Films involving dogs can be especially memorable and to a certain generation of children, the climax of Martin Rosen’s Watership Down (1978) to this day remains one of the most shocking, alongside many adults’ memories first seeing the graveyard attack on Gregory Peck and David Warner by German Shepherds in The Omen (1976).
Dogs, originally released in 1976 and then subsequently on VHS under the alternate title of Slaughter, is a movie that emerged to capitalise on the immense success of the first modern blockbuster, Steven Spielberg’s Jaws (1975).
It’s a man-vs-nature affair which belongs alongside the likes of Joe Dante’s Piranha (1978) and John Bud Cardos’ Kingdom Of The Spiders (1977), a precursor of Arachnophobia (1990) and one of William Shatner’s best non-Kirk movies.
David McCallum plays Harlan Thompson, the head of the Biology Department at a Southern California University, who is informed of local attacks on cattle in the countryside nearby by a local rancher. Upon examination of the carcasses, Thompson senses that the attackers could be a pack of dogs, as the bites on the bodies are of various sizes.
Before long, however, inexplicable impromptu attacks by the pet canines of the local residents begin to accelerate, prompting an air of terror and dread amongst not only the townspeople but also the college students in the school, heading towards the inevitable confrontation between Mankind and its’ best friend….
Like other horror films released around the time, Dogs certainly would be one that would make for a blood-thirsty remake under the guidance of Alexandre Aja, who has directed two very competent blood-soaked affairs with the likes of The Hills Have Eyes in 2006 and the wonderfully tacky Piranha in 3D in 2010, which prompted a 2012 sequel, Piranha 3DD.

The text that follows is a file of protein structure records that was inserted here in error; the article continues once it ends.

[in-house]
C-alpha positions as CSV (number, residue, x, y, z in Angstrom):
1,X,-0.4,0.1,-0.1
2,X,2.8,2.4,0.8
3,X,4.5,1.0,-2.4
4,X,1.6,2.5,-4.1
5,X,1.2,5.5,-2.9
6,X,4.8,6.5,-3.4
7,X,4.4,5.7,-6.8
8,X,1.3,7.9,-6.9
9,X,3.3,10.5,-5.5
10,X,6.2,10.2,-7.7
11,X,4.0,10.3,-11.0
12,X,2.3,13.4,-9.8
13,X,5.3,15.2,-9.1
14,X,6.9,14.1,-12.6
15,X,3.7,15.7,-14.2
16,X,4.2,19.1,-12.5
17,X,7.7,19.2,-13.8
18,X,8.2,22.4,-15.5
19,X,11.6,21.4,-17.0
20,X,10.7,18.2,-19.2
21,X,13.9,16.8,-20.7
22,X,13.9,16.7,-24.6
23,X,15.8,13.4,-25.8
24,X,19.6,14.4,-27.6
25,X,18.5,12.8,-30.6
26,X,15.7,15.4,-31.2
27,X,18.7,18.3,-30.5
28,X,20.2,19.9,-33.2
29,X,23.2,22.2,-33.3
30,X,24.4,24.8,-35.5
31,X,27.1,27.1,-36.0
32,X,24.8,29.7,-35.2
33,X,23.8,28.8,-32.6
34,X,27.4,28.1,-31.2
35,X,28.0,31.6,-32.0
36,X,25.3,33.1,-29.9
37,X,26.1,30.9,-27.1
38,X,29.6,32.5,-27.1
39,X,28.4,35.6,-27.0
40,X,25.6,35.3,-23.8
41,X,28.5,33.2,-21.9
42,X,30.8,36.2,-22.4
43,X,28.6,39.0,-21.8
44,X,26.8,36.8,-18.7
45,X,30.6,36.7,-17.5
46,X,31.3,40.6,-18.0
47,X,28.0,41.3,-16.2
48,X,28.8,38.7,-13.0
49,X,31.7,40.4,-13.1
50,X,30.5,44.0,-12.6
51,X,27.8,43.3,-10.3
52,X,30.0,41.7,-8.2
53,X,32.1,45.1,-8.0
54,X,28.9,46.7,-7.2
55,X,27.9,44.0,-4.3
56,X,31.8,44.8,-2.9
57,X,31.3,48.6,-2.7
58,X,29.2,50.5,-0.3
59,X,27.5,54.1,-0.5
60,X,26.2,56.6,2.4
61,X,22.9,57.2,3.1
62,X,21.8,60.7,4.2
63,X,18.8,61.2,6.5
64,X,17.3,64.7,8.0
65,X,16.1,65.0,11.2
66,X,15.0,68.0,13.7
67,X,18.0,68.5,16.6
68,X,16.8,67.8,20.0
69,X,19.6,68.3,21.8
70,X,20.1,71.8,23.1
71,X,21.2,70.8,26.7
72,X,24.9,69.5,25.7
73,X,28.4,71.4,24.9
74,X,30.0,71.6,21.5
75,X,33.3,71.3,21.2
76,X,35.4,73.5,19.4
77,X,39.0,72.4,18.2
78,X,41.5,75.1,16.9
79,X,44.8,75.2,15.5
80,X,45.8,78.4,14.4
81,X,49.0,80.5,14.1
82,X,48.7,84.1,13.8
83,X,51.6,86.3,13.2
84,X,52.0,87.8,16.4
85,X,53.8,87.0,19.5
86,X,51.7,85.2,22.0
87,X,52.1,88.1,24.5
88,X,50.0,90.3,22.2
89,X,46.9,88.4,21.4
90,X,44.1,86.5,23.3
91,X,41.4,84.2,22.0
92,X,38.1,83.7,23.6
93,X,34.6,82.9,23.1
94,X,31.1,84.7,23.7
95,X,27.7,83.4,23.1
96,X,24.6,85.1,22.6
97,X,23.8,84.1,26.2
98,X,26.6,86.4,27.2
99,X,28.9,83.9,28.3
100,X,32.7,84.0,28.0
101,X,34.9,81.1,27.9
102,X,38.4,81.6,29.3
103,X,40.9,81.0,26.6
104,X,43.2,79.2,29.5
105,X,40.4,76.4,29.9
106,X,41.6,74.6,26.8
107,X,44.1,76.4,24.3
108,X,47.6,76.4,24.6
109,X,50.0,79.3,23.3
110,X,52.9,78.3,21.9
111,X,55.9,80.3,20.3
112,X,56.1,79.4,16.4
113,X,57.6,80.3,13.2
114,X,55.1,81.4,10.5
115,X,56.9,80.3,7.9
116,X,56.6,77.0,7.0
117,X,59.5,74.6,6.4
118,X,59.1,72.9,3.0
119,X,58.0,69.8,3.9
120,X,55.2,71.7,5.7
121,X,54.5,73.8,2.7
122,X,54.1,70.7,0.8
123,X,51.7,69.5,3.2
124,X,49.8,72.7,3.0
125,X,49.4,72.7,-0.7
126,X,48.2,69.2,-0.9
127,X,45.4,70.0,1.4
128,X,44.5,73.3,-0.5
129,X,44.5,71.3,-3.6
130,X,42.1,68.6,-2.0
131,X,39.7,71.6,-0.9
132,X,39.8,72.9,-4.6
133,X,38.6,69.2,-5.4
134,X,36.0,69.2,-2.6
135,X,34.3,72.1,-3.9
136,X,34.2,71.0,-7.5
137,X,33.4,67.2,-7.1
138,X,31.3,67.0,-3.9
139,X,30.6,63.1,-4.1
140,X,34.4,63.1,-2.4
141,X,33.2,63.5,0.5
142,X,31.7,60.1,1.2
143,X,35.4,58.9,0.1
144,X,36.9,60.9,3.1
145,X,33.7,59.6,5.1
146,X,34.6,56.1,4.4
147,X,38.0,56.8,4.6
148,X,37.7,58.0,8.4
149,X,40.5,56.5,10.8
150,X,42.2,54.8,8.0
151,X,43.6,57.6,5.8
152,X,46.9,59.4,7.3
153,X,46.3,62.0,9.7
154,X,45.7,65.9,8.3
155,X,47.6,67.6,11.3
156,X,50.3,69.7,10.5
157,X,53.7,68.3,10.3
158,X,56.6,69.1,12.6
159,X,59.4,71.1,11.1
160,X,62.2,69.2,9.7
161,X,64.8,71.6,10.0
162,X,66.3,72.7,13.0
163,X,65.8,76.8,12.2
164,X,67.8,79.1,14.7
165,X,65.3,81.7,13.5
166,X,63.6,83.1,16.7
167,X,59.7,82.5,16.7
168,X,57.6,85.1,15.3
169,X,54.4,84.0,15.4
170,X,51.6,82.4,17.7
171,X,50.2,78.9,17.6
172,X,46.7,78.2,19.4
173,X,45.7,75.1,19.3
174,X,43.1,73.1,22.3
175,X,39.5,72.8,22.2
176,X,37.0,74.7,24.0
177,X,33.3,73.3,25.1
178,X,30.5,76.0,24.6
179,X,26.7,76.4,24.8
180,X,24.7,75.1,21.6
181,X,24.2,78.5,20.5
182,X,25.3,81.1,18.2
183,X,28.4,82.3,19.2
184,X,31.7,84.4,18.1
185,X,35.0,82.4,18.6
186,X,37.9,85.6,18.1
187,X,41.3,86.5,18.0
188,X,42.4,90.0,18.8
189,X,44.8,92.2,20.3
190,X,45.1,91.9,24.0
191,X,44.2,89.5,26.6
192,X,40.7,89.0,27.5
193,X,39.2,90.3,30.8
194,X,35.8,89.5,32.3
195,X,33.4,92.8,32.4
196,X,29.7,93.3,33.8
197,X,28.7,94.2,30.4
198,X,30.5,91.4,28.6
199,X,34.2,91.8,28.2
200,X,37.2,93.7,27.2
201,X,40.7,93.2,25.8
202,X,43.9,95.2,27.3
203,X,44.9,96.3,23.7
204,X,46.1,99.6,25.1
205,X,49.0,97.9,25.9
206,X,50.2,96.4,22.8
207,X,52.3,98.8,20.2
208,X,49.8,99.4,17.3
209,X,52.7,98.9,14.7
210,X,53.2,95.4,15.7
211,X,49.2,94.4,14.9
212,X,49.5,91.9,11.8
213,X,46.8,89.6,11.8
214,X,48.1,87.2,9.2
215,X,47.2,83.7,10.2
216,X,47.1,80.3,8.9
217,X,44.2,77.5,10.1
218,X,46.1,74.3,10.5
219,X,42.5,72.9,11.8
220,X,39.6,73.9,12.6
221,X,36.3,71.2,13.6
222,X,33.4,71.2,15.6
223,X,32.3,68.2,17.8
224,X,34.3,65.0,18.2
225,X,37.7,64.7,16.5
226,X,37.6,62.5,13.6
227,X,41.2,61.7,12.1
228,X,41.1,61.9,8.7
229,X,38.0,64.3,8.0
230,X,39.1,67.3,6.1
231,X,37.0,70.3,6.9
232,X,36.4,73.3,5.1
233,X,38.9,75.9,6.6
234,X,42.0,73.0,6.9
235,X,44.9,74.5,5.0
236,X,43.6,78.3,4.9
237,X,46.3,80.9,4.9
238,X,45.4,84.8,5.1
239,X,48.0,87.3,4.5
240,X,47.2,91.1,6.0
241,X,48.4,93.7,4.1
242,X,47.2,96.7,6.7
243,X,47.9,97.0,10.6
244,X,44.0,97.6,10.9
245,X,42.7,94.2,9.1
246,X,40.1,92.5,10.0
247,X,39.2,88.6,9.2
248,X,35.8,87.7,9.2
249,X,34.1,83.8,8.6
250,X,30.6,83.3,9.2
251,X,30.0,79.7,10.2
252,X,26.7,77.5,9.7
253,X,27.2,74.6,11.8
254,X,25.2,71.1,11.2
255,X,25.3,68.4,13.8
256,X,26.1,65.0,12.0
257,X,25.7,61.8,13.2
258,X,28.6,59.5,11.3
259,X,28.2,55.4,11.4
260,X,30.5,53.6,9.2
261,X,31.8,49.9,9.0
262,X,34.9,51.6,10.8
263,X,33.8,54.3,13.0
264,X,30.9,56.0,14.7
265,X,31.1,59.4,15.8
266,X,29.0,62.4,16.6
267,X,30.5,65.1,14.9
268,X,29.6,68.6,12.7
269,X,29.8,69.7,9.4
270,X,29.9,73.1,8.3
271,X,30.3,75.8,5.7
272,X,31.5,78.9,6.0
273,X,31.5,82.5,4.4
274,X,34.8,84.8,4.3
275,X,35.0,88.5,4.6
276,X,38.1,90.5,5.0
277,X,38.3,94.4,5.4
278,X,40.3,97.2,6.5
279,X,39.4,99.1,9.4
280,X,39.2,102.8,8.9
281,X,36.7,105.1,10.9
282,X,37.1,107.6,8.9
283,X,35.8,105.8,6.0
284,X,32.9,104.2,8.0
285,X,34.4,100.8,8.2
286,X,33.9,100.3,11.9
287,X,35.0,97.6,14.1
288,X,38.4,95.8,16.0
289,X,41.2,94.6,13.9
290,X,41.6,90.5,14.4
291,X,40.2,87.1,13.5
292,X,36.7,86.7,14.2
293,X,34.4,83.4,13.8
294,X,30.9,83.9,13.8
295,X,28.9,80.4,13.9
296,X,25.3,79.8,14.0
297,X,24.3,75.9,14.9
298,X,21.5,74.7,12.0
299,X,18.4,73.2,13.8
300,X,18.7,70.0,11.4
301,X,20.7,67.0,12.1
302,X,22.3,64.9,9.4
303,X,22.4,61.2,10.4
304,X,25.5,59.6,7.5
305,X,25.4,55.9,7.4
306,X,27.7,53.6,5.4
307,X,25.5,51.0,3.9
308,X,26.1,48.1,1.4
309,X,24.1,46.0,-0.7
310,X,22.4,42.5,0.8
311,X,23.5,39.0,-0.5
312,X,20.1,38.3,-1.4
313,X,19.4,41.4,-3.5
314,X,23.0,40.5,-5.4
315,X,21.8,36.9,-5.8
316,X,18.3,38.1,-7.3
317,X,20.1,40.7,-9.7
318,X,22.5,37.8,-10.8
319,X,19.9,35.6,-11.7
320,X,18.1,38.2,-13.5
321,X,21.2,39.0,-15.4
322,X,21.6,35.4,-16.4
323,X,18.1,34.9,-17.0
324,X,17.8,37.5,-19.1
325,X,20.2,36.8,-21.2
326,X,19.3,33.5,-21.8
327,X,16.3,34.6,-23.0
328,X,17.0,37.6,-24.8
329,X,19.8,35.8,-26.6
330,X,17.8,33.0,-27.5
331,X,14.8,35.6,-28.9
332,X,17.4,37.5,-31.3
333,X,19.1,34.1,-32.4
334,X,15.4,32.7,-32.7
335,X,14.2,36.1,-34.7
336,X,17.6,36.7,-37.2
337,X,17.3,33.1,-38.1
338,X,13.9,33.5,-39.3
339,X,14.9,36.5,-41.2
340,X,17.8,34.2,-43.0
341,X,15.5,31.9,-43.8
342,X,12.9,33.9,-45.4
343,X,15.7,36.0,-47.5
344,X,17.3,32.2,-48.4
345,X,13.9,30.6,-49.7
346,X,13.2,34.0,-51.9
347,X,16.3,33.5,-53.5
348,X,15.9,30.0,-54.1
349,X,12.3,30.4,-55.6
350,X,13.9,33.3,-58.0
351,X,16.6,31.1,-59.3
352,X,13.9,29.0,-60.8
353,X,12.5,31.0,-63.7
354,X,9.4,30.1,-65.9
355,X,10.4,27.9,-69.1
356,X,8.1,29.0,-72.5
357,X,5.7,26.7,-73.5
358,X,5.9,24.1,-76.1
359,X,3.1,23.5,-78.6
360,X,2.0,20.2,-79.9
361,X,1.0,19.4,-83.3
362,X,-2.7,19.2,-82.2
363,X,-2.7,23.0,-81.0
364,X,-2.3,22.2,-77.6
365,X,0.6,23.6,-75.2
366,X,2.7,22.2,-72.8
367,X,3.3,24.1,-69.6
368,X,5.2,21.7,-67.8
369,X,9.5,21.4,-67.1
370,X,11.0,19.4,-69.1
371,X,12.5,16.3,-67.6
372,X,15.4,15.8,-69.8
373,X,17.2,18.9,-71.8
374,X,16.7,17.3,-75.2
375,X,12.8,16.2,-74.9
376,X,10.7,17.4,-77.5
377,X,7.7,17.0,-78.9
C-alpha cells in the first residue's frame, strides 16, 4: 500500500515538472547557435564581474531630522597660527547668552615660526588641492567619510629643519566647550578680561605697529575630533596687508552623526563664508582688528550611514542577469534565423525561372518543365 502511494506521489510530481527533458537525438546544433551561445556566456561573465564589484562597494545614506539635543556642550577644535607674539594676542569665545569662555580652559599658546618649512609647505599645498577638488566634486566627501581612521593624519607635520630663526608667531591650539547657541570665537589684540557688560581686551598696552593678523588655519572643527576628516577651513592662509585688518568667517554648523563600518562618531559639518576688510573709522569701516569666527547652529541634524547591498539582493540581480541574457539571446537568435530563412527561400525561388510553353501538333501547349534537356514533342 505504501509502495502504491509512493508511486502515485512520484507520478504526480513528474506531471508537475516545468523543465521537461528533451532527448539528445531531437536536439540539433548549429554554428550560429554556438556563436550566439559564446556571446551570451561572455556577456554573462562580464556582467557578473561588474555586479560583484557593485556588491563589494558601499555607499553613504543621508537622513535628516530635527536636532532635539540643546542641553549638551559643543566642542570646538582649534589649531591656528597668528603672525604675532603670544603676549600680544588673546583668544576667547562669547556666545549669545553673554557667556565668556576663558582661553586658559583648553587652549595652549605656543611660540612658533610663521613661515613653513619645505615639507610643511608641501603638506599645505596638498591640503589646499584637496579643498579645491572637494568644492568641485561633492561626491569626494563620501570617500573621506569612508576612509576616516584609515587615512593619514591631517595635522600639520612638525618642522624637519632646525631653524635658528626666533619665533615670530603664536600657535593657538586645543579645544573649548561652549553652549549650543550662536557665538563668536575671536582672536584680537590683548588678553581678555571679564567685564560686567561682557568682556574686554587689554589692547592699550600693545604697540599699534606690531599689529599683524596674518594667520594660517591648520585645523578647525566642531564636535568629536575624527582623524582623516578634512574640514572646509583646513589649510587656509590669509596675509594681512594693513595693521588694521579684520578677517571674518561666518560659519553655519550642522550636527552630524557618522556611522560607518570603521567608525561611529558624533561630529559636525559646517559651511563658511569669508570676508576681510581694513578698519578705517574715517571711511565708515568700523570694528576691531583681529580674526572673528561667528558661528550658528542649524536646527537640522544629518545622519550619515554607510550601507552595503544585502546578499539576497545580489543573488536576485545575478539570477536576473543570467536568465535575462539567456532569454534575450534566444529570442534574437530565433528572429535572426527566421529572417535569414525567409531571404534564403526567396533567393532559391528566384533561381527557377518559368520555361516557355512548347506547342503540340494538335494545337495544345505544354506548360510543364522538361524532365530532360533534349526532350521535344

Although its heart and jugular are in the right place, and throughout the film there are sequences and moments that with a little more thought and attention could have turned this into another Jaws, Dogs suffers from sloppy editing and expectation which renders the key moments more silly than shocking.
Part of the problem is that the mix of breeds in the film, rather than the single breed focus of a film like The Omen, makes the dogs seem more playful than pernicious. The packaging also suggests that the film is going to be a bit more gnawing at the hearts and minds of the audience. The tagline ‘Don’t Pet Them, Fear Them’, for example, suggests a greater expectation of dread than what is actually presented here.
There is still a lot of appeal in this release. Fans of Linda Gray will have some joy in watching her brief appearance in this - and she does feature in a memorable scene - made before her success as Sue-Ellen Ewing in Dallas and fans of the original Hills Have Eyes will glimpse Russ Grieve as Homer, who played the head of the Carter Family in the classic 1977 film.
Another motivation for owning this Blu-ray release is not just for the film, but also for the extras on show, which include a mini-documentary on American Cinema Releasing, who were responsible for other key indie films of the period.
Disappointing, but worth a look.
DOGS (1976) / CERT: 15 / DIRECTOR: BURT BRINCKERHOFF / SCREENPLAY: O’BRIAN TOMALIN / STARRING: DAVID MCCALLUM, SANDRA MCCABE, GEORGE WYNER, LINDA GRAY / RELEASE DATE: OUT NOW